Gilles Clément is a hard man to pin down. Best known as the designer of original public parks in France and gardens from Chile to New Caledonia, he also writes popular fables, novels and philosophical reflections. He is an outspoken ecologist, botanist and entomologist who discovered the butterfly Bunoeopsis clementii in 1974 in Cameroon. Clément has always been a leader rather than a follower of fashion. In the early 1970s, having just graduated with degrees in both agronomy and landscape design, he was already defending “biological gardening,” an early version of today’s “work with, not against nature” theme. He champions a “humanist ecology” — not the Romantic veneration of nature unspoiled by man, but partnership. Now a professor at the prestigious Versailles National School of Landscape Architecture, he is its only lecturer to teach natural history as well as design concepts. Young admirers turn out in droves to hear him lecture all over France and would make him into a guru, were he not humorous and unassuming. Not unlike other masters of the profession, he himself prefers to be called, simply, a gardener.
Life-changing moment: As a teenager, helping his father spray roses with a highly toxic chemical, he got some in an open cut and spent two days in a coma. Soon after, Clément escaped his father’s highly regimented garden in the beautifully wooded Creuse area south of Paris to study nature in a nearby valley, and in 1977, he was able to buy the land in Creuse where he had sought refuge when he was young. He built a stone house there with his own hands and transformed the clearing into one of France’s most admired gardens, now called La Vallée. It is still a sanctuary for himself, family, friends and other fauna.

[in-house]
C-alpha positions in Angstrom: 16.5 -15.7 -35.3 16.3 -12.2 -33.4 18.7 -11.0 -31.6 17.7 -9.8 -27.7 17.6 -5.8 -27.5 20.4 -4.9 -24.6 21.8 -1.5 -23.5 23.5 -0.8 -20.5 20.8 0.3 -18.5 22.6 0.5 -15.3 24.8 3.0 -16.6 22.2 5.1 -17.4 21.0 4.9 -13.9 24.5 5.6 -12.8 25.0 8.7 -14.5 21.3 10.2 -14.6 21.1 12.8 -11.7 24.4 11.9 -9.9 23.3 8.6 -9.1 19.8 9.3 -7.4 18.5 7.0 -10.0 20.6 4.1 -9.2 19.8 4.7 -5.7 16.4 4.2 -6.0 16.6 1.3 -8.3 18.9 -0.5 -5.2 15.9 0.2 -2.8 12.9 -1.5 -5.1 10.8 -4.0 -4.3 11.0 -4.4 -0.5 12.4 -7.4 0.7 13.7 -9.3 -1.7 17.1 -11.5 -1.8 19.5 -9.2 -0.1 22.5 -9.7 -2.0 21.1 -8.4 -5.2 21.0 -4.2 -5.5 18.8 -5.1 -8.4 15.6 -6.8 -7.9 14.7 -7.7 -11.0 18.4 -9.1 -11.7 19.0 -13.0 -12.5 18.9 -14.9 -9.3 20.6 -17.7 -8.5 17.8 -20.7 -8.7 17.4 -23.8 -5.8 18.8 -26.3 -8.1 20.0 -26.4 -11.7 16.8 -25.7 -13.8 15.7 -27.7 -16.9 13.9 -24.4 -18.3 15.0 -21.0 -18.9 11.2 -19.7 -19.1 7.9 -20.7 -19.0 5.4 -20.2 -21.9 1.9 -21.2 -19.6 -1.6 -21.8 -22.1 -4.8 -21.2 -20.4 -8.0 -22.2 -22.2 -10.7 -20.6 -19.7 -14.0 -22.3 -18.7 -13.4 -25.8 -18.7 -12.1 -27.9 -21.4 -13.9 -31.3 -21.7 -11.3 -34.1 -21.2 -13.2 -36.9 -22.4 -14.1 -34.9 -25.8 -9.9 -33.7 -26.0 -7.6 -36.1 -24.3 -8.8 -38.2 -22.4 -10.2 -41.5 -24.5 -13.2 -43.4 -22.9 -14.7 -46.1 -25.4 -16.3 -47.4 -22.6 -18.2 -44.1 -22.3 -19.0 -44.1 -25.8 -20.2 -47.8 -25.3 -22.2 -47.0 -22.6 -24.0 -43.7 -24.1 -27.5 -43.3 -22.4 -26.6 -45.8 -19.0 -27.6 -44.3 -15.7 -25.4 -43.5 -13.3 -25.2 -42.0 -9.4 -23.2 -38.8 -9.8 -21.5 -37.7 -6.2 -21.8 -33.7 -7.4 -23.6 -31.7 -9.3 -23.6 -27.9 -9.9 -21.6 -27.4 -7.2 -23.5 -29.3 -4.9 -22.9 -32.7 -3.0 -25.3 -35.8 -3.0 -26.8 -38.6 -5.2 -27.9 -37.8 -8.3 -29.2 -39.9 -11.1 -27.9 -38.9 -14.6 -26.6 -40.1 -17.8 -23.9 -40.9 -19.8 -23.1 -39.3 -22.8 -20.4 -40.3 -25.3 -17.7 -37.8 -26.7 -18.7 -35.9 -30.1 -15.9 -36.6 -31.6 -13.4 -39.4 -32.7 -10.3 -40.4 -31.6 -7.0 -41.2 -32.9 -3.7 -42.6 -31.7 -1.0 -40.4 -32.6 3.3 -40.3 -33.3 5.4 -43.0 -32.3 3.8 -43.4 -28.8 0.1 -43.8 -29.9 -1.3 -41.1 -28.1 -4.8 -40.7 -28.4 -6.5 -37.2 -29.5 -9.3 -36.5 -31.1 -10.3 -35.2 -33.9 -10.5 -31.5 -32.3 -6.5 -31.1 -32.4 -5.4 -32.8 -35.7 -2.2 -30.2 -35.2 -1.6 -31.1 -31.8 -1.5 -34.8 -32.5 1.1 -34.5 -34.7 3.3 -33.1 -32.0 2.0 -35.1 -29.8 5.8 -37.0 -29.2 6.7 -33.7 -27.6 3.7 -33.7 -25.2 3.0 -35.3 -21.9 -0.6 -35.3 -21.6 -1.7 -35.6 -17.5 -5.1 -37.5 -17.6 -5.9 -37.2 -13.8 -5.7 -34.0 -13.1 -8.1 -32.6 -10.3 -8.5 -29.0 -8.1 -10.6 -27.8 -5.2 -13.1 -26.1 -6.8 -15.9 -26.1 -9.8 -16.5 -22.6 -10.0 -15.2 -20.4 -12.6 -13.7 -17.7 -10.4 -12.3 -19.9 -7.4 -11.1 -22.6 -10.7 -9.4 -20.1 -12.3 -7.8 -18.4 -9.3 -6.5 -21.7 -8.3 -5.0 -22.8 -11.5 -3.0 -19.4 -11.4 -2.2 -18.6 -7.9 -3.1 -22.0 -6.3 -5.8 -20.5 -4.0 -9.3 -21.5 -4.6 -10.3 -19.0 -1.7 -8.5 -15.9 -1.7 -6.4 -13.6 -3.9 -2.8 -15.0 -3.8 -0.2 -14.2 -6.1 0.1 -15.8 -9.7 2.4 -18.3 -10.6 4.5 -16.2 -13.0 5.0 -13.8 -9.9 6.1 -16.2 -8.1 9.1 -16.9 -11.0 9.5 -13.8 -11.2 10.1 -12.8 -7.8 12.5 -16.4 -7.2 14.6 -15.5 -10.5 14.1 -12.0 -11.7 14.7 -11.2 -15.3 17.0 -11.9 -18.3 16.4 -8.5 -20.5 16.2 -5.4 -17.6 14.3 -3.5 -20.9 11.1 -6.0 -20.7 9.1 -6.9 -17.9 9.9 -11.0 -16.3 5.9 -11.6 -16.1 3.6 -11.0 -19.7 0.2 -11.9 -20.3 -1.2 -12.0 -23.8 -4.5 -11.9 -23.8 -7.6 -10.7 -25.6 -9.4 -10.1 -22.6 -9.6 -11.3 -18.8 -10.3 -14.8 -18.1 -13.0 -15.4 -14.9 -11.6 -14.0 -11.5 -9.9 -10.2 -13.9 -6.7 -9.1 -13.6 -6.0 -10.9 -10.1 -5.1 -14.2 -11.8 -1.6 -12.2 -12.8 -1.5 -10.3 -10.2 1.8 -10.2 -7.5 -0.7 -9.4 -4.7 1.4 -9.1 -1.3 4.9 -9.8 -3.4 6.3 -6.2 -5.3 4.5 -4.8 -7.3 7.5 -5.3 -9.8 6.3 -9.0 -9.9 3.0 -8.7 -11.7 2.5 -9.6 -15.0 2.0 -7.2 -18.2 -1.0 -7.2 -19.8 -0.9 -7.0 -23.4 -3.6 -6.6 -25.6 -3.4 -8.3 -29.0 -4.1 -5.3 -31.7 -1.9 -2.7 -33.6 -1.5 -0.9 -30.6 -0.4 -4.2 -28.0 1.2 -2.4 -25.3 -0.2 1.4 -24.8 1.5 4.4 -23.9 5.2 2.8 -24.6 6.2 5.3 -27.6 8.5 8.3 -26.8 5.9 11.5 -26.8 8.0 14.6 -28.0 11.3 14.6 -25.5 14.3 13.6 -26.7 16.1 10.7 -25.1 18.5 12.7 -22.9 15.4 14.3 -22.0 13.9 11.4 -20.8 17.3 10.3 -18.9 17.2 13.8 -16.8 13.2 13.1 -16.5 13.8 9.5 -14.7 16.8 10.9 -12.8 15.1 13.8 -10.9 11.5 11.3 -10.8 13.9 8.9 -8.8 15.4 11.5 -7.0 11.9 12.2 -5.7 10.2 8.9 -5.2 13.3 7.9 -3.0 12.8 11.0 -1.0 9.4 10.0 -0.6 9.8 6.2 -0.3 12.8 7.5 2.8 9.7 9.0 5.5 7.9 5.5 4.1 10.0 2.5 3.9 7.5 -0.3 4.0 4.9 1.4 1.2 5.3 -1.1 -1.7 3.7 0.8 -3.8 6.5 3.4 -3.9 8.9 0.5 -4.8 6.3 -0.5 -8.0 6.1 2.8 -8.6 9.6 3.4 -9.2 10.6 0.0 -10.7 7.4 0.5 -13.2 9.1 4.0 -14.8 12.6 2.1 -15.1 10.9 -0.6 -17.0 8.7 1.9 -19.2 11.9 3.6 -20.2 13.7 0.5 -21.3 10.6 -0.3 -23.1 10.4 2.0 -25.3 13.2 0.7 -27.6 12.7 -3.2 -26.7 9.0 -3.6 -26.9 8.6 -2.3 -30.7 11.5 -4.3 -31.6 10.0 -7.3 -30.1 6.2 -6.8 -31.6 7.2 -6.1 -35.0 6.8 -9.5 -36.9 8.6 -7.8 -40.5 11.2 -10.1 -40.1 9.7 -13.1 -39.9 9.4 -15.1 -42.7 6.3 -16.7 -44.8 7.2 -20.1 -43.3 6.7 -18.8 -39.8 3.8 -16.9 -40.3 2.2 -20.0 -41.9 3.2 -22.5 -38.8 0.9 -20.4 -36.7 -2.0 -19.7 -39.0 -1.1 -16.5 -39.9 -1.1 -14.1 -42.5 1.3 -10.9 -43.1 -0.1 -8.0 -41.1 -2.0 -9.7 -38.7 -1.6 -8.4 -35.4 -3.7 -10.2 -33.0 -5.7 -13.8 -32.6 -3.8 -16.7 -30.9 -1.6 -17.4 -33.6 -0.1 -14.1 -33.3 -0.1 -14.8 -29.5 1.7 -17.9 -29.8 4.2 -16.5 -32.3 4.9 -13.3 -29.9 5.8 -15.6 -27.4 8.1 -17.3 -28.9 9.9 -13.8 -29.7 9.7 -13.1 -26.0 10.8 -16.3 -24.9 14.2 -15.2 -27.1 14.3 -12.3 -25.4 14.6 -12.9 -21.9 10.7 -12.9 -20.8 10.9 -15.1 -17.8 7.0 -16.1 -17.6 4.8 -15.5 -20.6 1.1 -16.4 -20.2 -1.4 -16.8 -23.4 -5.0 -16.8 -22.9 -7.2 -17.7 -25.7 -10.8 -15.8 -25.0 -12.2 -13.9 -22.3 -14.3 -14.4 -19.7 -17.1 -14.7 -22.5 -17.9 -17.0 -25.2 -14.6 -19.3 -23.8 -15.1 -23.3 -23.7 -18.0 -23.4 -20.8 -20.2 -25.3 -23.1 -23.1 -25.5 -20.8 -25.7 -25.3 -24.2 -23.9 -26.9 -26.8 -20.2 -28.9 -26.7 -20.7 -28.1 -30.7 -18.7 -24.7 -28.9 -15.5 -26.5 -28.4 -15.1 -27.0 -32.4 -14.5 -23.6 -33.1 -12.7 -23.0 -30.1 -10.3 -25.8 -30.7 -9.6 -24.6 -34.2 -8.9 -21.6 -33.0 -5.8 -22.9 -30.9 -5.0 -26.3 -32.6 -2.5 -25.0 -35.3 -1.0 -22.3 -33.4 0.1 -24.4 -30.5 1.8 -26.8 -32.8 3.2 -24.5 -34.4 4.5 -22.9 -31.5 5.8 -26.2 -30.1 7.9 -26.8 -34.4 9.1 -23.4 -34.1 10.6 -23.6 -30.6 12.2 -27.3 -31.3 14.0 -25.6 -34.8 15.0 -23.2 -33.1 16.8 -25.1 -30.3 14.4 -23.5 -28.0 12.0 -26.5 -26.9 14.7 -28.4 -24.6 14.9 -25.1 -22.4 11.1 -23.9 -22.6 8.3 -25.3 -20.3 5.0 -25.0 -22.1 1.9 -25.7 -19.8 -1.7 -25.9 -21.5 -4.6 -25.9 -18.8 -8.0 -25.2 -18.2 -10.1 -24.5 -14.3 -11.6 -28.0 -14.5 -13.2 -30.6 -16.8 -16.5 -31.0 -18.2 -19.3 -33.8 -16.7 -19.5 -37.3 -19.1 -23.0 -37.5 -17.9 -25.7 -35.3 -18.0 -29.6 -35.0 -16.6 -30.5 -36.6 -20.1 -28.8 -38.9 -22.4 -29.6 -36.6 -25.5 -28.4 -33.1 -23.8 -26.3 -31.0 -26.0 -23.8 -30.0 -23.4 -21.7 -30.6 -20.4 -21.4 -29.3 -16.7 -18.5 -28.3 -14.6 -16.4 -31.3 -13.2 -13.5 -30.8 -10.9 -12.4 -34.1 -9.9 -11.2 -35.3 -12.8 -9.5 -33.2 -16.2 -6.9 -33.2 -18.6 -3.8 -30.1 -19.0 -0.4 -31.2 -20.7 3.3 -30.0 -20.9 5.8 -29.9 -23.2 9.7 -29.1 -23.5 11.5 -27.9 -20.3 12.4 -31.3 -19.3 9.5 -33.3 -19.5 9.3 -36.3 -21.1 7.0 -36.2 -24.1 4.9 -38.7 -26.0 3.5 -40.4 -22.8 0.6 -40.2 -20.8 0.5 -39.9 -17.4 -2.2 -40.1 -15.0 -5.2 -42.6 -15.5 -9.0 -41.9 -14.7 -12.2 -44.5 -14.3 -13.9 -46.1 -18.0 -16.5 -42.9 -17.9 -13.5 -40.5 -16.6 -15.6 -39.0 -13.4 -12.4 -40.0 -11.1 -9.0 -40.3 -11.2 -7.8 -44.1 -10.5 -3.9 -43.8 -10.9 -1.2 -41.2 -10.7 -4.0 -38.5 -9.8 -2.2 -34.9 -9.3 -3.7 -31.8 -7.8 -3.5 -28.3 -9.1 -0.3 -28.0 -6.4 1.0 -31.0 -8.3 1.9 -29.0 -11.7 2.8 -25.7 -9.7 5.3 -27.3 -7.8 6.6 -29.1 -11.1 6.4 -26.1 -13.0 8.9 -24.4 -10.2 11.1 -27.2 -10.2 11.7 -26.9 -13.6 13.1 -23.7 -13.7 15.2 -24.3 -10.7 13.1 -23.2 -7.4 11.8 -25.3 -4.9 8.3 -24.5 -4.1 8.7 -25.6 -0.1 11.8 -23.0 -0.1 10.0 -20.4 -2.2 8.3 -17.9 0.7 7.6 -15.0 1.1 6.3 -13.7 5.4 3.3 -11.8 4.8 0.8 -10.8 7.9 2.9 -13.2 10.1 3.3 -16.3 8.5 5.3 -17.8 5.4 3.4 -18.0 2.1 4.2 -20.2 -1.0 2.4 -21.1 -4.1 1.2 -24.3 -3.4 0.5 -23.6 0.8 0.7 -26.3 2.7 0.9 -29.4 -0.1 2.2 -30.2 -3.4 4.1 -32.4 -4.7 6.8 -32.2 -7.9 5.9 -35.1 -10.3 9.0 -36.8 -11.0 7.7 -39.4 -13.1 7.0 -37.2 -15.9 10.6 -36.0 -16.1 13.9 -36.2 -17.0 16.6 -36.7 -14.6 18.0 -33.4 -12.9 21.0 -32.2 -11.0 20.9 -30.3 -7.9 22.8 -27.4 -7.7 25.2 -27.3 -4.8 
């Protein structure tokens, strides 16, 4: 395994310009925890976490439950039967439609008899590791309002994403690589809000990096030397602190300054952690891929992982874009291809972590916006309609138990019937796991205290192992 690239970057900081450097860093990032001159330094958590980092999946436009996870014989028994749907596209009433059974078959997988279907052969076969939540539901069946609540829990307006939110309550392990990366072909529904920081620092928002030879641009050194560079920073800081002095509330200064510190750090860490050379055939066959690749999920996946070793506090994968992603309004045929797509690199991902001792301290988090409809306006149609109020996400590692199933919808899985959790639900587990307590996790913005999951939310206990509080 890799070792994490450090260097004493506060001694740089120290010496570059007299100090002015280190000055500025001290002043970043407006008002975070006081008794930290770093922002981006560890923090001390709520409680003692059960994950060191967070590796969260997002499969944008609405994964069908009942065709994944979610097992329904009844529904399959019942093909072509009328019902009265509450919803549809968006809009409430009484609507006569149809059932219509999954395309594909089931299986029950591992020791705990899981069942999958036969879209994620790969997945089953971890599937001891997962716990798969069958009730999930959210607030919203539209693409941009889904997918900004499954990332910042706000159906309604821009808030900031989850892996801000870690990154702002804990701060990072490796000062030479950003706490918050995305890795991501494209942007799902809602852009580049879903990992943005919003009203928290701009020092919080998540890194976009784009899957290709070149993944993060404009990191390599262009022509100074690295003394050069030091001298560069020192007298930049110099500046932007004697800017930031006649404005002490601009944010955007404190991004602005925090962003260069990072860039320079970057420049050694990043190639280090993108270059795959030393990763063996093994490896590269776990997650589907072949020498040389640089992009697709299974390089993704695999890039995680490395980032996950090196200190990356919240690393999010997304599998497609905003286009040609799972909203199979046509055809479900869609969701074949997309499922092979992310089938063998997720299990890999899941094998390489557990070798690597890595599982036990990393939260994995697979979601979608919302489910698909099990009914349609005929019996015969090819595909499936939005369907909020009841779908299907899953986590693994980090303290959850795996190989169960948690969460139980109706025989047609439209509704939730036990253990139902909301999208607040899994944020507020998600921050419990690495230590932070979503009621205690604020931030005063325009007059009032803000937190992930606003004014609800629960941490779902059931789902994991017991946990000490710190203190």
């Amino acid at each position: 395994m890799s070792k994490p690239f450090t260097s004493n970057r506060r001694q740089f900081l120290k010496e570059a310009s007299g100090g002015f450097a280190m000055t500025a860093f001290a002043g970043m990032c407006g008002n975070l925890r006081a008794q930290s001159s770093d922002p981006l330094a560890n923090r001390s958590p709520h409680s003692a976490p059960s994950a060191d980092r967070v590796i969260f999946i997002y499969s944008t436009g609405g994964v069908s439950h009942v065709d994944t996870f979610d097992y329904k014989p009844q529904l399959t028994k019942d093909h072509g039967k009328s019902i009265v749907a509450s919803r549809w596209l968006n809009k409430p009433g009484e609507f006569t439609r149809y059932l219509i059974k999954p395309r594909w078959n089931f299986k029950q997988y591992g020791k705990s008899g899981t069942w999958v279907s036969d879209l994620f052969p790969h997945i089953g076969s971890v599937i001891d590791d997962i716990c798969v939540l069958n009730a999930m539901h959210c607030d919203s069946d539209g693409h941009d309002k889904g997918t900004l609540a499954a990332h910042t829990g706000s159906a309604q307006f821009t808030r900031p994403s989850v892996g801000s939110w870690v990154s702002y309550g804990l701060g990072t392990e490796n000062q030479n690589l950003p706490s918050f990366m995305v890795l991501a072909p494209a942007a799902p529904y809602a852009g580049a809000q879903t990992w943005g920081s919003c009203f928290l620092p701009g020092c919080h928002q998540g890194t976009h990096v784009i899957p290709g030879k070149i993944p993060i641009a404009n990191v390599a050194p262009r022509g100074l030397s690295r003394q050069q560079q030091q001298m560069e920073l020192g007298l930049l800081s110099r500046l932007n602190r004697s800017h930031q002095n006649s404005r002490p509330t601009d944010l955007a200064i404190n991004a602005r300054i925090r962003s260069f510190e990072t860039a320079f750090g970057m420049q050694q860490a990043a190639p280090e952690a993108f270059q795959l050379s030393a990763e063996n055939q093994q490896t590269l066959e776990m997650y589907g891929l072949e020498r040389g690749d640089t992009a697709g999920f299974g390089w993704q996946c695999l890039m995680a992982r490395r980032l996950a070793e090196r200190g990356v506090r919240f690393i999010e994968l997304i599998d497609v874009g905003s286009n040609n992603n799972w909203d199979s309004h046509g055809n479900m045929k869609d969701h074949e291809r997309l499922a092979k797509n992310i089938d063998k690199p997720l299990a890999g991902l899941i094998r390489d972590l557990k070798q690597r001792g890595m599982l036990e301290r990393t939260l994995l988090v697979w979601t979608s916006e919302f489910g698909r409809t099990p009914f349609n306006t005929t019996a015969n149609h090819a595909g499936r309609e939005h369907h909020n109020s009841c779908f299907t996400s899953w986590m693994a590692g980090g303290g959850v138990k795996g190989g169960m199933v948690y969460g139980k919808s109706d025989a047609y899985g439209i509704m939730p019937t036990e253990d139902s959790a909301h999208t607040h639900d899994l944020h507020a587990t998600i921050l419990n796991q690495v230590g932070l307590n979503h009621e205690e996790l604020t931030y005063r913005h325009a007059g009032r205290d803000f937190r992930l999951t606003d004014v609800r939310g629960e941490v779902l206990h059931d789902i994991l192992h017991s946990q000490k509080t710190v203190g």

At La Vallée, Clément first experimented with the “Moving Garden” (le jardin en mouvement), influential as of 1985. Abandoned farmland, left to its own devices, gradually evolves toward forest growth. For Clément, the gardener’s intervention is not only admissible, it is central. He observes: “Watching wasteland, I am not only fascinated by the energy of nature’s reclamation, I also want to know how to insert myself in the midst of this powerful flow.” He chooses the moment when spontaneous growth involves all the elements usually found in a garden: trees, shrubs, vines, bulbs, grasses — even wild roses. The gardener’s role then is to guide and enrich in sympathy with natural process, integrating accidents like fallen trees. Clément uses no chemicals, no supplemental watering and no noisy, energy-wasting machinery. But he does prune: A self-sown willow is trimmed to show off its multiple trunks; wild hornbeams are clipped into smooth domes; a path uphill meanders through the heart of a sprawling smokebush (Cotinus obovatus). Most paths are simply mown grass, their routing changing from year to year to preserve self-sown clumps of foxglove, verbascum or hogweed, which draws many interesting insects. “A garden is always artificial,” he insists, “but home gardens can become wildlife preserves.”
Movement, as he sees it, involves seasonal variation and change due to self-sowing and species migration. Moving gardens, lived in or visited, are never purely visual but very tactile — you kneel, lie down, rub against, smell, inhale. “My gardens are meant to be brushed against,” writes Clément. His first book devoted to the Moving Garden has been reprinted five times.